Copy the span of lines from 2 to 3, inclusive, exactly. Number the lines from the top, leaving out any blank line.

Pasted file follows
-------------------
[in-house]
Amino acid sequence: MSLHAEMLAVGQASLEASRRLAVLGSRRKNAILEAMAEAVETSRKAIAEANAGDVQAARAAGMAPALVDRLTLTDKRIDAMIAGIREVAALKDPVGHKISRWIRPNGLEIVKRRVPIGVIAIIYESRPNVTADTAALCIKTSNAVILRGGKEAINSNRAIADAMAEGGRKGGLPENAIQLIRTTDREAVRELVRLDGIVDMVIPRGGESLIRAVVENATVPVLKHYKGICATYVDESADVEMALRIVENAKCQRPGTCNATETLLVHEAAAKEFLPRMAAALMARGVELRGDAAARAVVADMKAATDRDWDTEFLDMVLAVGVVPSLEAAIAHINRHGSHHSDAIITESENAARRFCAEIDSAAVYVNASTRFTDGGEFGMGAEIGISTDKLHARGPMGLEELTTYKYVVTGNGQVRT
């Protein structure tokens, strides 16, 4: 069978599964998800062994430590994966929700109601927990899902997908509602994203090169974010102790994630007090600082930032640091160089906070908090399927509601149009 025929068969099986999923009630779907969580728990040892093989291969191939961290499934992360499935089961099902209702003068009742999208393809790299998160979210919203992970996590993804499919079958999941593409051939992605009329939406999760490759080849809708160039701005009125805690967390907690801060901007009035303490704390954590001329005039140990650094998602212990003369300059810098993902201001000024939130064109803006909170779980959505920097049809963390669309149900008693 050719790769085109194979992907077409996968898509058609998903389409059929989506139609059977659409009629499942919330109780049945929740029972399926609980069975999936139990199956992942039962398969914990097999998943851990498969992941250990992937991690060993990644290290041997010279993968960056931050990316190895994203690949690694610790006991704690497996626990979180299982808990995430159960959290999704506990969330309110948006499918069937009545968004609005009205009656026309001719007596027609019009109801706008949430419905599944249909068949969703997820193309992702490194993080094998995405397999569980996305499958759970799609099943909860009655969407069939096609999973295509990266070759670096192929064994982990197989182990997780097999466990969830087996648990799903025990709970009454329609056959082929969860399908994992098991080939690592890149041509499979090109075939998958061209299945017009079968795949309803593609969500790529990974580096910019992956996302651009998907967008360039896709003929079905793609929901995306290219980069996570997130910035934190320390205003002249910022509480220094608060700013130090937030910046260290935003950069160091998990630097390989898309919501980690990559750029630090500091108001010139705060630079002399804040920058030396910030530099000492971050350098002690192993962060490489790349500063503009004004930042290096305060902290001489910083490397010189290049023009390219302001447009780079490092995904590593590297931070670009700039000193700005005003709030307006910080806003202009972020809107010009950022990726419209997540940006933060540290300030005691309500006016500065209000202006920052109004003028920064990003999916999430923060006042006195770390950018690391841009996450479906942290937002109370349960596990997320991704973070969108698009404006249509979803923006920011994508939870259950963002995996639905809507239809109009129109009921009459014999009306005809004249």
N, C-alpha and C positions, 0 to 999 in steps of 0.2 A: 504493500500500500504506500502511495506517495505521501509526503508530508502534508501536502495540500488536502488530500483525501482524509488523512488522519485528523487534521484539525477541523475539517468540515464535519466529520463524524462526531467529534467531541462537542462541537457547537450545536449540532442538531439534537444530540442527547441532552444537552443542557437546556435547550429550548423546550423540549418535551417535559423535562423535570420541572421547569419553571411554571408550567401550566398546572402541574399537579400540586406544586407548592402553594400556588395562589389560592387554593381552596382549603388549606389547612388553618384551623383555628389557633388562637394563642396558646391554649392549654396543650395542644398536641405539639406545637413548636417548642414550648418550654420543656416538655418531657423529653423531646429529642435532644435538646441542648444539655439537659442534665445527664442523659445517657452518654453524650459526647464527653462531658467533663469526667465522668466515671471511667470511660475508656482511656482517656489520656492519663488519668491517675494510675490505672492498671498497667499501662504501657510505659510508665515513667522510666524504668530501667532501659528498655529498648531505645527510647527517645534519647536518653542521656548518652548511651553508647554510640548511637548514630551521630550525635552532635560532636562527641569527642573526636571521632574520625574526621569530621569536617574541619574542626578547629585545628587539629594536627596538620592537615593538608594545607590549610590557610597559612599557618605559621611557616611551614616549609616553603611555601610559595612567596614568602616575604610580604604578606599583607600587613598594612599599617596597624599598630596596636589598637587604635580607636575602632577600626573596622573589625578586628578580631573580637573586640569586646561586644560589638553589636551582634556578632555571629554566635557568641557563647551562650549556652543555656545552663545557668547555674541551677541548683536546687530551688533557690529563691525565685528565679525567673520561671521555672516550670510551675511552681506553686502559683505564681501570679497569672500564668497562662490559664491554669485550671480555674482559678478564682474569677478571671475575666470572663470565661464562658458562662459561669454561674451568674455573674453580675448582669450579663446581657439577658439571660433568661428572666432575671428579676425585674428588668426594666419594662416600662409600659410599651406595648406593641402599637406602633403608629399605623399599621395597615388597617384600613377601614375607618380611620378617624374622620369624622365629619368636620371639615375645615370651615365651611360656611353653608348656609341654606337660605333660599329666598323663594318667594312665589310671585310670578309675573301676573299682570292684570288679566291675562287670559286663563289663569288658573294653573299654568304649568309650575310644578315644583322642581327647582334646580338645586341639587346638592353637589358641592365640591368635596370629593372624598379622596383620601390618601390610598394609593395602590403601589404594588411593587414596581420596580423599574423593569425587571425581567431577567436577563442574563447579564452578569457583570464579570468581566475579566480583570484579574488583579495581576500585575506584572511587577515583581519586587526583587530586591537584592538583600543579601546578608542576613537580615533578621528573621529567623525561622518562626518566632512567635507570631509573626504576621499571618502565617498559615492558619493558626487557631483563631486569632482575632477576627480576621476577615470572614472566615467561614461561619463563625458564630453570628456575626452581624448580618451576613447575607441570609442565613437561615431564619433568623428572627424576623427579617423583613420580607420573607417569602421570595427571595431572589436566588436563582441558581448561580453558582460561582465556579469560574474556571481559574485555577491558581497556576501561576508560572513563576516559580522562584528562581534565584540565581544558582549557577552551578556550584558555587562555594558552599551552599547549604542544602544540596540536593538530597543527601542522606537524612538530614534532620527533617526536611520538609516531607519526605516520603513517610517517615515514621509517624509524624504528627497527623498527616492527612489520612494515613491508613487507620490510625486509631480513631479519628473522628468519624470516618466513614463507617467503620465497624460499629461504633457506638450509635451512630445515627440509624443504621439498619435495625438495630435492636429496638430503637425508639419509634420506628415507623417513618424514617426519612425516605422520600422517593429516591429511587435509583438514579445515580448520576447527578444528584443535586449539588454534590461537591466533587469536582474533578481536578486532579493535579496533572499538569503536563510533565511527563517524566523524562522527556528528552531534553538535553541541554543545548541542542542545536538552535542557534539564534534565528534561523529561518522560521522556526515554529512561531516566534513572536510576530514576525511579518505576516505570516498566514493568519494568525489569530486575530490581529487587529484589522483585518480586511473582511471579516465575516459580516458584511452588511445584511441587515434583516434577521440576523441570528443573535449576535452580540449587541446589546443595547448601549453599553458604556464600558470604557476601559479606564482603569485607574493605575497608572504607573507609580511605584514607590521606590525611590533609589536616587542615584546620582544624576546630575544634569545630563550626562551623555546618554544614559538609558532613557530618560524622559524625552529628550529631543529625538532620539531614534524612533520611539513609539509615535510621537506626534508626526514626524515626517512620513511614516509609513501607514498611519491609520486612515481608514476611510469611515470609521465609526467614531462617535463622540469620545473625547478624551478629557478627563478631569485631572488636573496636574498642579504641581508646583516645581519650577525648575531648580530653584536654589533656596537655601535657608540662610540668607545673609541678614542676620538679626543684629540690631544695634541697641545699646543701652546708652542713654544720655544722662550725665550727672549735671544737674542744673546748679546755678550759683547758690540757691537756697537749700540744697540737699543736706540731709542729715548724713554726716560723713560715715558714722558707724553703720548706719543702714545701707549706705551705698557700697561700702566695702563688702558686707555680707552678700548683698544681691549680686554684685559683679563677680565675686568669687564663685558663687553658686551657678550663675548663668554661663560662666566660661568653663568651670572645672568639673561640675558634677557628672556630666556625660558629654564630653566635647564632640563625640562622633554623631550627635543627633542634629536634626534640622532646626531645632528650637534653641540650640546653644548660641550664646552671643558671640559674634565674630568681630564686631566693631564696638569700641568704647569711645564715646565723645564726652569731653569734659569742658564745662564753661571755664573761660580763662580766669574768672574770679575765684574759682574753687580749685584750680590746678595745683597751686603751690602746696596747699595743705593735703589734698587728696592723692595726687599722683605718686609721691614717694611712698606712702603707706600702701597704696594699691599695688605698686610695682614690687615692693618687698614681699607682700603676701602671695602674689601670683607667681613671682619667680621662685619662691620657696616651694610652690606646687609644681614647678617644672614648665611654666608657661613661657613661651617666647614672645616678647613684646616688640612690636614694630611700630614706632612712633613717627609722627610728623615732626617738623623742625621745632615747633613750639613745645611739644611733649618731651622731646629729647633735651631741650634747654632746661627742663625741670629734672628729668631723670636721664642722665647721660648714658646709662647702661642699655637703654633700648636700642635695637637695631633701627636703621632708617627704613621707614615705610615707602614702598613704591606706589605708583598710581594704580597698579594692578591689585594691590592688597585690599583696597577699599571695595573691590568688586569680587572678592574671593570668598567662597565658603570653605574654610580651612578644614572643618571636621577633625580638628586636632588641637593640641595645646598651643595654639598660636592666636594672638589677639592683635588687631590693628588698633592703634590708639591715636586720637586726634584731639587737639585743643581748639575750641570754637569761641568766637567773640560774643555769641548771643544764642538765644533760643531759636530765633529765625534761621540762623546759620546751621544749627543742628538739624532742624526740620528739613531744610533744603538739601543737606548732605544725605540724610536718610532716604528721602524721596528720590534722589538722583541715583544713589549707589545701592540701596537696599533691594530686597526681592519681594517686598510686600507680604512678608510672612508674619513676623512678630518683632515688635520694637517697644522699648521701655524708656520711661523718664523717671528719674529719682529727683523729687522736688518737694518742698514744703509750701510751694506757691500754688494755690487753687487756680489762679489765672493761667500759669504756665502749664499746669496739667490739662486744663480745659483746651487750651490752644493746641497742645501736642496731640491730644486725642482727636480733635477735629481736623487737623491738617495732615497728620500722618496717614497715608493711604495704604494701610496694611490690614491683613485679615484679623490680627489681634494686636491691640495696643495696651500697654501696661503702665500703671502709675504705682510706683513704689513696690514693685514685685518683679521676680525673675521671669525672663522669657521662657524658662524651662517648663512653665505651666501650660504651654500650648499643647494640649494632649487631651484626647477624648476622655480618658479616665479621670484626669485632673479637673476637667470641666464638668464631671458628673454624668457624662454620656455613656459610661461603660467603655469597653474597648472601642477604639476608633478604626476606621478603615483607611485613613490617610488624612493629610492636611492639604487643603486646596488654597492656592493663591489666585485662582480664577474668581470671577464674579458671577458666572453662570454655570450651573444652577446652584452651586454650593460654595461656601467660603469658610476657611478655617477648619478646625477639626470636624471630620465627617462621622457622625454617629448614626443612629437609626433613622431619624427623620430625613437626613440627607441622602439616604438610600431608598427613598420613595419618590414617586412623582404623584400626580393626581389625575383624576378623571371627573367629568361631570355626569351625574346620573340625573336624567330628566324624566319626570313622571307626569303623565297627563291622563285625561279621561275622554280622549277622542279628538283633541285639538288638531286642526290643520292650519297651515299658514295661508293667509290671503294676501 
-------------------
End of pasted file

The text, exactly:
Amino acid sequence: MSLHAEMLAVGQASLEASRRLAVLGSRRKNAILEAMAEAVETSRKAIAEANAGDVQAARAAGMAPALVDRLTLTDKRIDAMIAGIREVAALKDPVGHKISRWIRPNGLEIVKRRVPIGVIAIIYESRPNVTADTAALCIKTSNAVILRGGKEAINSNRAIADAMAEGGRKGGLPENAIQLIRTTDREAVRELVRLDGIVDMVIPRGGESLIRAVVENATVPVLKHYKGICATYVDESADVEMALRIVENAKCQRPGTCNATETLLVHEAAAKEFLPRMAAALMARGVELRGDAAARAVVADMKAATDRDWDTEFLDMVLAVGVVPSLEAAIAHINRHGSHHSDAIITESENAARRFCAEIDSAAVYVNASTRFTDGGEFGMGAEIGISTDKLHARGPMGLEELTTYKYVVTGNGQVRT
């Protein structure tokens, strides 16, 4: 069978599964998800062994430590994966929700109601927990899902997908509602994203090169974010102790994630007090600082930032640091160089906070908090399927509601149009 025929068969099986999923009630779907969580728990040892093989291969191939961290499934992360499935089961099902209702003068009742999208393809790299998160979210919203992970996590993804499919079958999941593409051939992605009329939406999760490759080849809708160039701005009125805690967390907690801060901007009035303490704390954590001329005039140990650094998602212990003369300059810098993902201001000024939130064109803006909170779980959505920097049809963390669309149900008693 050719790769085109194979992907077409996968898509058609998903389409059929989506139609059977659409009629499942919330109780049945929740029972399926609980069975999936139990199956992942039962398969914990097999998943851990498969992941250990992937991690060993990644290290041997010279993968960056931050990316190895994203690949690694610790006991704690497996626990979180299982808990995430159960959290999704506990969330309110948006499918069937009545968004609005009205009656026309001719007596027609019009109801706008949430419905599944249909068949969703997820193309992702490194993080094998995405397999569980996305499958759970799609099943909860009655969407069939096609999973295509990266070759670096192929064994982990197989182990997780097999466990969830087996648990799903025990709970009454329609056959082929969860399908994992098991080939690592890149041509499979090109075939998958061209299945017009079968795949309803593609969500790529990974580096910019992956996302651009998907967008360039896709003929079905793609929901995306290219980069996570997130910035934190320390205003002249910022509480220094608060700013130090937030910046260290935003950069160091998990630097390989898309919501980690990559750029630090500091108001010139705060630079002399804040920058030396910030530099000492971050350098002690192993962060490489790349500063503009004004930042290096305060902290001489910083490397010189290049023009390219302001447009780079490092995904590593590297931070670009700039000193700005005003709030307006910080806003202009972020809107010009950022990726419209997540940006933060540290300030005691309500006016500065209000202006920052109004003028920064990003999916999430923060006042006195770390950018690391841009996450479906942290937002109370349960596990997320991704973070969108698009404006249509979803923006920011994508939870259950963002995996639905809507239809109009129109009921009459014999009306005809004249």